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Prosecutors to Review Kim’s L.A. Prison Records

Posted February. 28, 2008 03:15,   


Senior prosecutor Choi Jae-kyung of the Seoul District Prosecutors` Office said on Feb. 27 that his team was analyzing L.A. prison records related to Kim Kyung-joon, a central figure in the BBK stock fraud scandal. There are more than 1,000 pages of data. The prosecution is currently investigating allegations that Kim’s extradition to Korea was conspired by the previous government.

Names of all of Kim’s visitors from May 2004, when he was arrested by the FBI at his Beverly Hills home, to last November, just before his extradition to Korea, are on file.

Senior Prosecutor Kim Hong-il at the Seoul Central District Prosecutor’s Office said, “As the record stretches almost three and a half years, and was written by hand, it will take a considerable amount of time.” He added, “We plan to search these records for evidence to support the allegations of contract forgery, existence of an accomplice, or pre-planned extradition to Korea.”

The list of names of Kim Kyung-joon’s visitors is written, but their conversations are not recorded.

Prosecutors are focusing on whether Kim met someone in October last year, when he abruptly withdrew his right to an appeal and before he was extradited to Korea in November.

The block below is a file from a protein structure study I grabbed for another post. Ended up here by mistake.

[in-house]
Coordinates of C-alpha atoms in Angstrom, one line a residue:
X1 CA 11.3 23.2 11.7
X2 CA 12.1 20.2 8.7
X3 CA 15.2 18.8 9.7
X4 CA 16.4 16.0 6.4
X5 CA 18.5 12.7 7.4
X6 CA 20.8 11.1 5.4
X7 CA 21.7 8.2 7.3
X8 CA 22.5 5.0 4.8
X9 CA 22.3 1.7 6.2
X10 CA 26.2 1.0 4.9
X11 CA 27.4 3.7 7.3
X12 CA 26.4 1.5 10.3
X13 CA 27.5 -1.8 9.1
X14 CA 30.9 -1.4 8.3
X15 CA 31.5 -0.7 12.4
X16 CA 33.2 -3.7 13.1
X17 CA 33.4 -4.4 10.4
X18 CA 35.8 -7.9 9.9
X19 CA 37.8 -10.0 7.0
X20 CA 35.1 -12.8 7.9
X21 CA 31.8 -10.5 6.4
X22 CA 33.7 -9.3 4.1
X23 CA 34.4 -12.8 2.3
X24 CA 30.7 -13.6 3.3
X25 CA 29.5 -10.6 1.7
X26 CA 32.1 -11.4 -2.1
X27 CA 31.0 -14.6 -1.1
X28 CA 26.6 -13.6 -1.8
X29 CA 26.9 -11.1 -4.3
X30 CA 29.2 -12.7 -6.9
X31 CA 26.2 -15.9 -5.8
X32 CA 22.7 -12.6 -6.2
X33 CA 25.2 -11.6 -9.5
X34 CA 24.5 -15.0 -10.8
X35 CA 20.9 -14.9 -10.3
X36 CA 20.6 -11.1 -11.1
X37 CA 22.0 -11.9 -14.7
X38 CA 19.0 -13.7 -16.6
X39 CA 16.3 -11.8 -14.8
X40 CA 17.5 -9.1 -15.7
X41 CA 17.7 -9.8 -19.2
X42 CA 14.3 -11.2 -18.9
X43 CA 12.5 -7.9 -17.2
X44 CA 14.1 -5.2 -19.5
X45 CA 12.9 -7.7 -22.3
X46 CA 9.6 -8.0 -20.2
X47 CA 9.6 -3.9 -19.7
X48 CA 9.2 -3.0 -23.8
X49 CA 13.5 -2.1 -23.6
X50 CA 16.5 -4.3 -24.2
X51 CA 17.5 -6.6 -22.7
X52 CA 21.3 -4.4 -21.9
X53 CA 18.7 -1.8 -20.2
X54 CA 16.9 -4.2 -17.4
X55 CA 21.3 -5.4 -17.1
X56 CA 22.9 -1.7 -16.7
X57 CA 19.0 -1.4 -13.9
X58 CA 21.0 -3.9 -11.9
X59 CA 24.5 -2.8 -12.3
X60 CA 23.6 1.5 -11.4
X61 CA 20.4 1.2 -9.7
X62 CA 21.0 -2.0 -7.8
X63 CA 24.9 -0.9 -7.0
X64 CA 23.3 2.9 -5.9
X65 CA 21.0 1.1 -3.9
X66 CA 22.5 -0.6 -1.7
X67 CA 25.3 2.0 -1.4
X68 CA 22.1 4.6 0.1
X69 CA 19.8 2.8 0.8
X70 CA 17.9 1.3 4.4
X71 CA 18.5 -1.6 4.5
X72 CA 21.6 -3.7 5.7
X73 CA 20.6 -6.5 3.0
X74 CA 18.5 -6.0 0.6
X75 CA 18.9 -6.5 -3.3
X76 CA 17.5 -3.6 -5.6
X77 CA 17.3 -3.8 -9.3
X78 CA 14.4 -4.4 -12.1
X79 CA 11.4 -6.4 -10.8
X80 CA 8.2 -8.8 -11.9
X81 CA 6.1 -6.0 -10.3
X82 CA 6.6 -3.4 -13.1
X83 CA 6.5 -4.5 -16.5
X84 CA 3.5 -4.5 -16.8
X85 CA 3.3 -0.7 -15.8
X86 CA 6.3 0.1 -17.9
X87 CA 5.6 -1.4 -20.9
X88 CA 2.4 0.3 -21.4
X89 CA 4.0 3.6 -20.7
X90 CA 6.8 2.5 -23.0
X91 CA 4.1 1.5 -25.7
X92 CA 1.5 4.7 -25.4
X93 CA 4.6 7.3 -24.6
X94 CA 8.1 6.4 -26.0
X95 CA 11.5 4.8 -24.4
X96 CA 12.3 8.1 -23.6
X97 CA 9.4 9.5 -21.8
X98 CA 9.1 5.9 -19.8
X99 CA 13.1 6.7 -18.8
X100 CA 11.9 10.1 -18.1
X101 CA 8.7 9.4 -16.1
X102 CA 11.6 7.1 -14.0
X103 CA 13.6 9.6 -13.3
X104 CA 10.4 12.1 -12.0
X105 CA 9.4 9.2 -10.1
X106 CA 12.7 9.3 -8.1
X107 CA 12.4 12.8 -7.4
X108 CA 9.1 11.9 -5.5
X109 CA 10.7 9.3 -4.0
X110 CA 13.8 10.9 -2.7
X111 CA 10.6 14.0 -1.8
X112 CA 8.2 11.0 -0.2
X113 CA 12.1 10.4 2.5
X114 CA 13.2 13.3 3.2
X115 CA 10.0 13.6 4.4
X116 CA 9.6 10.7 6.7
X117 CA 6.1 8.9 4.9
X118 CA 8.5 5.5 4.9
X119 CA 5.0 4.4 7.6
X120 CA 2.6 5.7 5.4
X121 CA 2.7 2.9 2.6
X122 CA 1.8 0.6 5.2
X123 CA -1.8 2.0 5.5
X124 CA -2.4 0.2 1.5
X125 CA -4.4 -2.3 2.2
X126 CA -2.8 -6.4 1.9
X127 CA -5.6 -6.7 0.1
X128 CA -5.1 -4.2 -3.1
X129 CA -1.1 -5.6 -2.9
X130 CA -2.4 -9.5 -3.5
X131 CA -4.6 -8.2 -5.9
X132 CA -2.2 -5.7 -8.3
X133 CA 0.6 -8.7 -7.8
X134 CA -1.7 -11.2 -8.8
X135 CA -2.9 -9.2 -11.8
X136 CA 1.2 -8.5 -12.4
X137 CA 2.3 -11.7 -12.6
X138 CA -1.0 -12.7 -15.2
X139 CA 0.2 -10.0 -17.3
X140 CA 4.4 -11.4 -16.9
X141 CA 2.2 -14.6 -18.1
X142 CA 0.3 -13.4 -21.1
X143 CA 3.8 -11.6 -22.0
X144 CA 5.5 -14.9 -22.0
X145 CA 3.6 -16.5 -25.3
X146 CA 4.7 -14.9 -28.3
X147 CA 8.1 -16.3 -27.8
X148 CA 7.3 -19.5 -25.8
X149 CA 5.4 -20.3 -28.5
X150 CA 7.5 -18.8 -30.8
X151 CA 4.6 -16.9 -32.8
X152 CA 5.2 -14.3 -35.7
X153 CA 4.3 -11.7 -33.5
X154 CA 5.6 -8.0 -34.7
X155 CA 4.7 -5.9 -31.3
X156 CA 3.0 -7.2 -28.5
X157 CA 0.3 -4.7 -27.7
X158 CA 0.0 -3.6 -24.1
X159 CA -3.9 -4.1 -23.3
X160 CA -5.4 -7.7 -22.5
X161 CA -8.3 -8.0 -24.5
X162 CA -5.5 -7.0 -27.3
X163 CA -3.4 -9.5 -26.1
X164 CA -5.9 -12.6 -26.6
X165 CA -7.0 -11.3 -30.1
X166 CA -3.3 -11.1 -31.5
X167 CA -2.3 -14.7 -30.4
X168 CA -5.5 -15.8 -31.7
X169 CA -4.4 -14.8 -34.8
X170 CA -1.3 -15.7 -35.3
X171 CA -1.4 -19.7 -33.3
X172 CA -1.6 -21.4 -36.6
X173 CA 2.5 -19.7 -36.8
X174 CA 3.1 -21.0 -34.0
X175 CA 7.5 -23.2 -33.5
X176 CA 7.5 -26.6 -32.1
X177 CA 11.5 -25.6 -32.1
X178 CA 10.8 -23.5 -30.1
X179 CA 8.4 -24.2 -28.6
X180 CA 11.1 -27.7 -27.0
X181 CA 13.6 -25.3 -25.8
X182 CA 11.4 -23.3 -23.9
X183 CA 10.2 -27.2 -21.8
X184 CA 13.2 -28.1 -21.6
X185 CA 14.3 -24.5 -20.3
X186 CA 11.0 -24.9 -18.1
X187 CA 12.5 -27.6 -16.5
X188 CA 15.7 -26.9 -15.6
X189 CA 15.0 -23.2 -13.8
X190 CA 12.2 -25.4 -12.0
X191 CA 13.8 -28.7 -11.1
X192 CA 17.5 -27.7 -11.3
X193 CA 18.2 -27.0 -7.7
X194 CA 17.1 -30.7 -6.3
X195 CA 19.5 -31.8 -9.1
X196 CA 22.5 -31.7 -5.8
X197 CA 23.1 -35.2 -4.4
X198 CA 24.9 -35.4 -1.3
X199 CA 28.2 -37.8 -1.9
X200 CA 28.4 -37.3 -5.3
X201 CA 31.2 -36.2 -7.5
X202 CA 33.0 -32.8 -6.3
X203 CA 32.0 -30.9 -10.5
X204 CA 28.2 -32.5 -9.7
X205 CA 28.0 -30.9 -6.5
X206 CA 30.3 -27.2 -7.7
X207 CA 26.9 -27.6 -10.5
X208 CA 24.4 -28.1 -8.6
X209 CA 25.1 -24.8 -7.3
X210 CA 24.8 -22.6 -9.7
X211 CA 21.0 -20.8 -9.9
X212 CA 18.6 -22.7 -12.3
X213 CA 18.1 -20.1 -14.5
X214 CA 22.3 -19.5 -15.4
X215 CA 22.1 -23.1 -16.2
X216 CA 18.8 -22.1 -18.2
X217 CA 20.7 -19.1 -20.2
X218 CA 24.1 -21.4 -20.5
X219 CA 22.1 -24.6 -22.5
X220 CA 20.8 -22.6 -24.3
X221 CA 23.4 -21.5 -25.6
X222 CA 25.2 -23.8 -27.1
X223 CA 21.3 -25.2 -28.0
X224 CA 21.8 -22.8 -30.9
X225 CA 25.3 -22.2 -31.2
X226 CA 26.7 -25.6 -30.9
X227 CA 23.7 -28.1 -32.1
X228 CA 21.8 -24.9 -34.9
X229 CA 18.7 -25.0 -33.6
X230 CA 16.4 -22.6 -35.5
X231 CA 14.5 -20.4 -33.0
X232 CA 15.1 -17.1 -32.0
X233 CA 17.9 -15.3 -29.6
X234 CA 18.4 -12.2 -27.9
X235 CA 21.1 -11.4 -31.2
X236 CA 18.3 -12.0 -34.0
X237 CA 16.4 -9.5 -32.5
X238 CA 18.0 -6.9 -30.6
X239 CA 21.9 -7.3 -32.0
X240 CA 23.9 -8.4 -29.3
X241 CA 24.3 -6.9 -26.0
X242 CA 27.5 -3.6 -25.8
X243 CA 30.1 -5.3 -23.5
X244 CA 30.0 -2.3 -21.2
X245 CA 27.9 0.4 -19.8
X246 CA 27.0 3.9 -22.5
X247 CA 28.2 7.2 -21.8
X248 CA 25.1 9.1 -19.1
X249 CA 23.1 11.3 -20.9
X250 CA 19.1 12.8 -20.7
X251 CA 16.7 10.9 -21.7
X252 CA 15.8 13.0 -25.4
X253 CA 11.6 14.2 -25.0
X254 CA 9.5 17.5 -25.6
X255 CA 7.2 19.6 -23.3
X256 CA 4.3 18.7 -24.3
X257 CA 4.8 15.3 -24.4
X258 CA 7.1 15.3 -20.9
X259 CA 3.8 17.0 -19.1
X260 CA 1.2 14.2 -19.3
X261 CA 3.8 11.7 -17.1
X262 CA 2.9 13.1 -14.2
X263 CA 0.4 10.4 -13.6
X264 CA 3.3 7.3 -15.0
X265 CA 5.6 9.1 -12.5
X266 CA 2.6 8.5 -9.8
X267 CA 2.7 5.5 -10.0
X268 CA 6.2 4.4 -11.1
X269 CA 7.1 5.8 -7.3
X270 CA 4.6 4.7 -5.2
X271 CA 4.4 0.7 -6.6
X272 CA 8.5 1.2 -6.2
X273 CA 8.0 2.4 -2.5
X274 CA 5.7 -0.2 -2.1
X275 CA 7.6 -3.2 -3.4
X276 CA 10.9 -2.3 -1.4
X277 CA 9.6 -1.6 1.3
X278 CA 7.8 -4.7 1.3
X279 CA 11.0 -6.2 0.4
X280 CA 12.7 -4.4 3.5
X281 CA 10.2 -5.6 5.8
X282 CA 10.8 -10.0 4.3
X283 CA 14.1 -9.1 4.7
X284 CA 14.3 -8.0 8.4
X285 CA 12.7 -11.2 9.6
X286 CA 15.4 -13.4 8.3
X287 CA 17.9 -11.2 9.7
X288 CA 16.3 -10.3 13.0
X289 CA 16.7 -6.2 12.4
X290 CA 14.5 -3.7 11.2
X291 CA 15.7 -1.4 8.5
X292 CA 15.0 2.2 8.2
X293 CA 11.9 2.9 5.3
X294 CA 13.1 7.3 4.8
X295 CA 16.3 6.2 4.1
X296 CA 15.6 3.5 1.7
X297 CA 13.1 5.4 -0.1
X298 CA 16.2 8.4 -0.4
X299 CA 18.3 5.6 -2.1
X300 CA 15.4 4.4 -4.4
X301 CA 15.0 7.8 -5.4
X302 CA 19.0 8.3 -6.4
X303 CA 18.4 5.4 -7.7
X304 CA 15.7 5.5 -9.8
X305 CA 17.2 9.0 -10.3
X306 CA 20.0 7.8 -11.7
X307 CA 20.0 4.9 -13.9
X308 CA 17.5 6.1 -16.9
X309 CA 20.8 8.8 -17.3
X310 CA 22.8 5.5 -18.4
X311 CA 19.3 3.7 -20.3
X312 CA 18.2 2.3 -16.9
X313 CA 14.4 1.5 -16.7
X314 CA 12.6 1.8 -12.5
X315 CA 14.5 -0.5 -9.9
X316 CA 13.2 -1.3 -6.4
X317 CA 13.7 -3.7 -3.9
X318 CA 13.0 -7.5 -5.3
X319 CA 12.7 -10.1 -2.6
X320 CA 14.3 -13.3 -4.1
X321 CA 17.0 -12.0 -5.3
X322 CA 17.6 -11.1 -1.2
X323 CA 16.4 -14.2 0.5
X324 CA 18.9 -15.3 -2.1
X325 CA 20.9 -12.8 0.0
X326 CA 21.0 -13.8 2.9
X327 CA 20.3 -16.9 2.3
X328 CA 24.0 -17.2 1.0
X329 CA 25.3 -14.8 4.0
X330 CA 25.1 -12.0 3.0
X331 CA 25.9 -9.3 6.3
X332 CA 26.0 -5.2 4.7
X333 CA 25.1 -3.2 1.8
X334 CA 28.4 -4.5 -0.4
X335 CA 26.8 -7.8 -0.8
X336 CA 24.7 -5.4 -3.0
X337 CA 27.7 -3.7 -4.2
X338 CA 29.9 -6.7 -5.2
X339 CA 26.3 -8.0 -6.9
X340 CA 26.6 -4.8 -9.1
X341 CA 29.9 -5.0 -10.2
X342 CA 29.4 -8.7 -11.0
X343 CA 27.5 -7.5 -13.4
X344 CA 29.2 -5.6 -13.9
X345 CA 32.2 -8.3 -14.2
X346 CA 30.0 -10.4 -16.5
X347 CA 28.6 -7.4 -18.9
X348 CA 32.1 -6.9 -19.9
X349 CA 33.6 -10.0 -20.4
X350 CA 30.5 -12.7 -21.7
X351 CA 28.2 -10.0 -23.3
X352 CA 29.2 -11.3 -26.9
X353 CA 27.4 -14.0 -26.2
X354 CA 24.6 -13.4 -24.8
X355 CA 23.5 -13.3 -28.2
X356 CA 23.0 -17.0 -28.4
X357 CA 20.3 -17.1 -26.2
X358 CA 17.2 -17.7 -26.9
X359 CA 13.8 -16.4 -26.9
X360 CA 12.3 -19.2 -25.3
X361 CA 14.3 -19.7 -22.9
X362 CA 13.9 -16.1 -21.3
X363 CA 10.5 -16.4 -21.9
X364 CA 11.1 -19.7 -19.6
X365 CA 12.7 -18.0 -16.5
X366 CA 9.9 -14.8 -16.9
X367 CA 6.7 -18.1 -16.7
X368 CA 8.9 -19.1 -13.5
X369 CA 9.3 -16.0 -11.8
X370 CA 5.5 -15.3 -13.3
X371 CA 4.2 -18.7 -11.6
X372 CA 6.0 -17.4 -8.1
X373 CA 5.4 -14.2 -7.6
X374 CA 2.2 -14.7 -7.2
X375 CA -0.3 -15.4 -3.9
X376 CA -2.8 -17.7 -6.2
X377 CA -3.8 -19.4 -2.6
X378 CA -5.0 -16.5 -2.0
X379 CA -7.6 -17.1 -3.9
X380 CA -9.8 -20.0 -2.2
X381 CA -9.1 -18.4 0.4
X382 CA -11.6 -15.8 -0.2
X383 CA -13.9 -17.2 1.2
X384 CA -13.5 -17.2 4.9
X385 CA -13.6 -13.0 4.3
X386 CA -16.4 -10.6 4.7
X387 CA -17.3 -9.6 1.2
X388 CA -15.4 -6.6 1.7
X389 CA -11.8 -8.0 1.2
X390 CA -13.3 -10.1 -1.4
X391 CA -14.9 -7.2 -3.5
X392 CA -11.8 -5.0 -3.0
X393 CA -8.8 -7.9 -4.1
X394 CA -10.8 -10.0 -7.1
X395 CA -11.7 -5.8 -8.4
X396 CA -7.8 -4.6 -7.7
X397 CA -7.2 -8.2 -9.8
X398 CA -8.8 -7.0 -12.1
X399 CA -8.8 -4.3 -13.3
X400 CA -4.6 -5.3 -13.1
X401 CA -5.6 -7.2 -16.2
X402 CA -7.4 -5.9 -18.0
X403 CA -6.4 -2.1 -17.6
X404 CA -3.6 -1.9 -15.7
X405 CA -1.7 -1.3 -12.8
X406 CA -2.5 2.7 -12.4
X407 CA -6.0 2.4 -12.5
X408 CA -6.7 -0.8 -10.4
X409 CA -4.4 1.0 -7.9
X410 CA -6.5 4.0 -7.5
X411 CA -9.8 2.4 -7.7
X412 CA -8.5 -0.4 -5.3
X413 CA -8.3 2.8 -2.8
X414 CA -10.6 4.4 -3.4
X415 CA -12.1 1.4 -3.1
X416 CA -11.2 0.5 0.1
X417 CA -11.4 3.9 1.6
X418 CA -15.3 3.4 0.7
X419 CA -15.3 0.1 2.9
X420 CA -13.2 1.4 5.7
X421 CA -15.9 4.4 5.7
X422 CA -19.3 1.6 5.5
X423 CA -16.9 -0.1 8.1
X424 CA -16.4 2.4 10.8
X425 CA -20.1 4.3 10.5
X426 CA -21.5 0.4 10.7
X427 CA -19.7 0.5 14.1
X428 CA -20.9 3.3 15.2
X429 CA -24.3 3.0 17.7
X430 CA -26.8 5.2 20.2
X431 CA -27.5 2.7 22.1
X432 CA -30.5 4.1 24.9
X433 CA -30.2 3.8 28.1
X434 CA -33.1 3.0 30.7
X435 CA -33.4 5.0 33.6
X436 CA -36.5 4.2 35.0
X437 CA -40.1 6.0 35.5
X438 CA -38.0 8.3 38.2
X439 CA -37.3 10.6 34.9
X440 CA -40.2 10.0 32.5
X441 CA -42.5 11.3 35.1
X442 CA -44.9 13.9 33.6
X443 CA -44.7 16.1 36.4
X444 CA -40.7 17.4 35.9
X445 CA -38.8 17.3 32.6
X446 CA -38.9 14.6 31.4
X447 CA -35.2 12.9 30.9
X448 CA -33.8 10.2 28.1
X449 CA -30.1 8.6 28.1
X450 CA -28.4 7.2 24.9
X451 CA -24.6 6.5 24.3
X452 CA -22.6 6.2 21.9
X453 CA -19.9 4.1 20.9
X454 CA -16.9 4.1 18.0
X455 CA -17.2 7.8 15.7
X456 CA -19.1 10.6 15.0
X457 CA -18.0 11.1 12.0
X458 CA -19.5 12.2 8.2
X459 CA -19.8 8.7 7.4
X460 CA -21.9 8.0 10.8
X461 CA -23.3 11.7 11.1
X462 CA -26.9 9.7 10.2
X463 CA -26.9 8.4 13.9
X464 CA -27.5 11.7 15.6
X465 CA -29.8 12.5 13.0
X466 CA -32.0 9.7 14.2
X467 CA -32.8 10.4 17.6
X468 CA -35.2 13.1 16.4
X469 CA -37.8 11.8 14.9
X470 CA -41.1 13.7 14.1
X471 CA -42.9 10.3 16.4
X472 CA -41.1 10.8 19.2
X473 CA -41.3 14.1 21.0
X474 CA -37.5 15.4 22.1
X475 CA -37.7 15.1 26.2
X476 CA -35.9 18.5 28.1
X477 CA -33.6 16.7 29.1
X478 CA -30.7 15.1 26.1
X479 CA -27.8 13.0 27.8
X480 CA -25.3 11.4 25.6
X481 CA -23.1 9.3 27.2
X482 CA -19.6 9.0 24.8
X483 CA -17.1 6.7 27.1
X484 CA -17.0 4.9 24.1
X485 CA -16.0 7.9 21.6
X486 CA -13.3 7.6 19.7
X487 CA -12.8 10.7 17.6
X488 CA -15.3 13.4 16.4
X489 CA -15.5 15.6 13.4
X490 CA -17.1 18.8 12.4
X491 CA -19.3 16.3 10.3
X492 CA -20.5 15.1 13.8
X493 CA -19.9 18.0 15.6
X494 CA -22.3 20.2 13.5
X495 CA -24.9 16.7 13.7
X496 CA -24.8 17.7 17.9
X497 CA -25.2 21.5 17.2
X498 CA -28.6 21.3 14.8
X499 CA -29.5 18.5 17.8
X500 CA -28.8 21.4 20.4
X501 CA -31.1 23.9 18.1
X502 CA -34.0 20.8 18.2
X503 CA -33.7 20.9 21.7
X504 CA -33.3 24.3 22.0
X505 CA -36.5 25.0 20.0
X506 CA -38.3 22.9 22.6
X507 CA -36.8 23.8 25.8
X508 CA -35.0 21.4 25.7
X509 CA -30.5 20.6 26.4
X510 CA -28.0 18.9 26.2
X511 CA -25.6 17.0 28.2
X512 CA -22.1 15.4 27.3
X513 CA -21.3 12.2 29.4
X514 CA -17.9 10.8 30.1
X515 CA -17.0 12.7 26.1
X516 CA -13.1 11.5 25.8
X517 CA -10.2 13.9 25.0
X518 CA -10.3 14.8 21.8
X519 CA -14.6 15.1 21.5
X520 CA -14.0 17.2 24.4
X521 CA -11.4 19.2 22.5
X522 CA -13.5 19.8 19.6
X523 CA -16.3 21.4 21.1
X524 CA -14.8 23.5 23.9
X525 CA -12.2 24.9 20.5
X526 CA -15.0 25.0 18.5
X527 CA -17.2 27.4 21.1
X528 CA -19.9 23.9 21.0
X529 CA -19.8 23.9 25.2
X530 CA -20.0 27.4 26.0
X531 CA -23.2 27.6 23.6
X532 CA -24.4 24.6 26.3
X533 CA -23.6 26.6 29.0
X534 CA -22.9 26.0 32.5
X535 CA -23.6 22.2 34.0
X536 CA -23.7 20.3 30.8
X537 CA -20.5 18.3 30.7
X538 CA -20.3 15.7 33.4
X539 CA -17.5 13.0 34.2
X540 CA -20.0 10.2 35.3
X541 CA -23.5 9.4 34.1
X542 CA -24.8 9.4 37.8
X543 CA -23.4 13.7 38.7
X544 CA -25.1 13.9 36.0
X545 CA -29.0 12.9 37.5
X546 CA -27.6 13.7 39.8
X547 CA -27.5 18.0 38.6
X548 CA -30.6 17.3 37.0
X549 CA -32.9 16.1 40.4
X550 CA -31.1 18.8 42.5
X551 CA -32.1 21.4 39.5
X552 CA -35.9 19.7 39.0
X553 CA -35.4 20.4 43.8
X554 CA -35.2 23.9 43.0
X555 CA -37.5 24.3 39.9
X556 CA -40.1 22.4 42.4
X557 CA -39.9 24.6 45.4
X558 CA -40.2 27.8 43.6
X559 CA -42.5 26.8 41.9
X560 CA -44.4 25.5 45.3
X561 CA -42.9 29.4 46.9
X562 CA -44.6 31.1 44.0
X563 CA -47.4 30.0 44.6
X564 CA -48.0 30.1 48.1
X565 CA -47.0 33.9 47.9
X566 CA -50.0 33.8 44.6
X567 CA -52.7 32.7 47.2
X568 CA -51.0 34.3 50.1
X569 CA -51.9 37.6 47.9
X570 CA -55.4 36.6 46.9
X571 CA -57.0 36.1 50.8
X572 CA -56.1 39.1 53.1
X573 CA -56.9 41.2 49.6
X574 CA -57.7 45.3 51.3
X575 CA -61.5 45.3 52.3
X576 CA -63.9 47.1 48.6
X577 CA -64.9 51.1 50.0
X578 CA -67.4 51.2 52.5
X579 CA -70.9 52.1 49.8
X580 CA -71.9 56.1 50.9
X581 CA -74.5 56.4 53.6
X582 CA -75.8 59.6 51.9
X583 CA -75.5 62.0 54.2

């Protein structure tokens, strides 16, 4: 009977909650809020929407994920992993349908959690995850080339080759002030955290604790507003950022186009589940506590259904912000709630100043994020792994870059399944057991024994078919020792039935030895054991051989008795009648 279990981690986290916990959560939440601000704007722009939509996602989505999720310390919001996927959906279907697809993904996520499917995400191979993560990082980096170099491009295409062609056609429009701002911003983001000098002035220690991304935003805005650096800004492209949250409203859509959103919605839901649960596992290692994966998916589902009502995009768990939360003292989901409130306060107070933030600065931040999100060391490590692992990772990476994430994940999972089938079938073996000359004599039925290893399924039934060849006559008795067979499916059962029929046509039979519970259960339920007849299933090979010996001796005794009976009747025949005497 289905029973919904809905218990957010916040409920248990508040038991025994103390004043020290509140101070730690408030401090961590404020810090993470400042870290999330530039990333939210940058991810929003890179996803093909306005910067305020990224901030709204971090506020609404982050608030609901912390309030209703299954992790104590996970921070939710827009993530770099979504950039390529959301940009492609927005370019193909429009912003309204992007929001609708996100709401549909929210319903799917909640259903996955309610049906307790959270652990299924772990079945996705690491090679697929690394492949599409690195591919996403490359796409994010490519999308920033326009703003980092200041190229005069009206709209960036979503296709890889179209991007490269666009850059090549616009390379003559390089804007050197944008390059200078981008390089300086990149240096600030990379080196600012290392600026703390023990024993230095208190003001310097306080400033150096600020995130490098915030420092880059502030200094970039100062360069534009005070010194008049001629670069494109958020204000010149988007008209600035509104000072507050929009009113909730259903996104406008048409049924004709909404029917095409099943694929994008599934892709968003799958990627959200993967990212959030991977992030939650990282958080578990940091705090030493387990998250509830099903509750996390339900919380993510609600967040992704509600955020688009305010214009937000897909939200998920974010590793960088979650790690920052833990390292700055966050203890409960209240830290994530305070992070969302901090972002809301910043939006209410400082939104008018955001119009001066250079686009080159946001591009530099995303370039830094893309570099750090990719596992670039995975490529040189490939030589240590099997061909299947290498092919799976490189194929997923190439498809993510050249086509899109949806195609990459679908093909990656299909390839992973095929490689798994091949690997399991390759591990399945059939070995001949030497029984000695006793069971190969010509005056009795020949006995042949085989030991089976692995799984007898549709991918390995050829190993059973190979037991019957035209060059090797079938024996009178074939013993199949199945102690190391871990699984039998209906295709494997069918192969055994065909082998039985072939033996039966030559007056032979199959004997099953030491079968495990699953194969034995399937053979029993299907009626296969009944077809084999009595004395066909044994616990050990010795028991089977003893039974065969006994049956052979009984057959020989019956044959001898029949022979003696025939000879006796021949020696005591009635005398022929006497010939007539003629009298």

As soon as their review is done, the prosecution is set to summon Kim, who is now in jail in Korea. The prosecution is considering whether to obtain an arrest warrant in the event he refuses to cooperate.

Prosecutors, who received the investigation files from the special prosecutor team, will soon decide whether they plan to indict Kim on additional charges.

In addition, the prosecution began processing the extradition of Kim’s sister, Erika Kim, and his wife, Lee Bo-ra.

Meanwhile, the Grand National Party canceled plans to send a team of its investigators to the U.S.

GNP Rep. Park Kye-dong, chairman of a committee overseeing political corruption, said, “Our party decided not to send our own investigators, since Kim’s prison records are already in Korea and our investigation may conflict with current legal proceedings between the two countries.”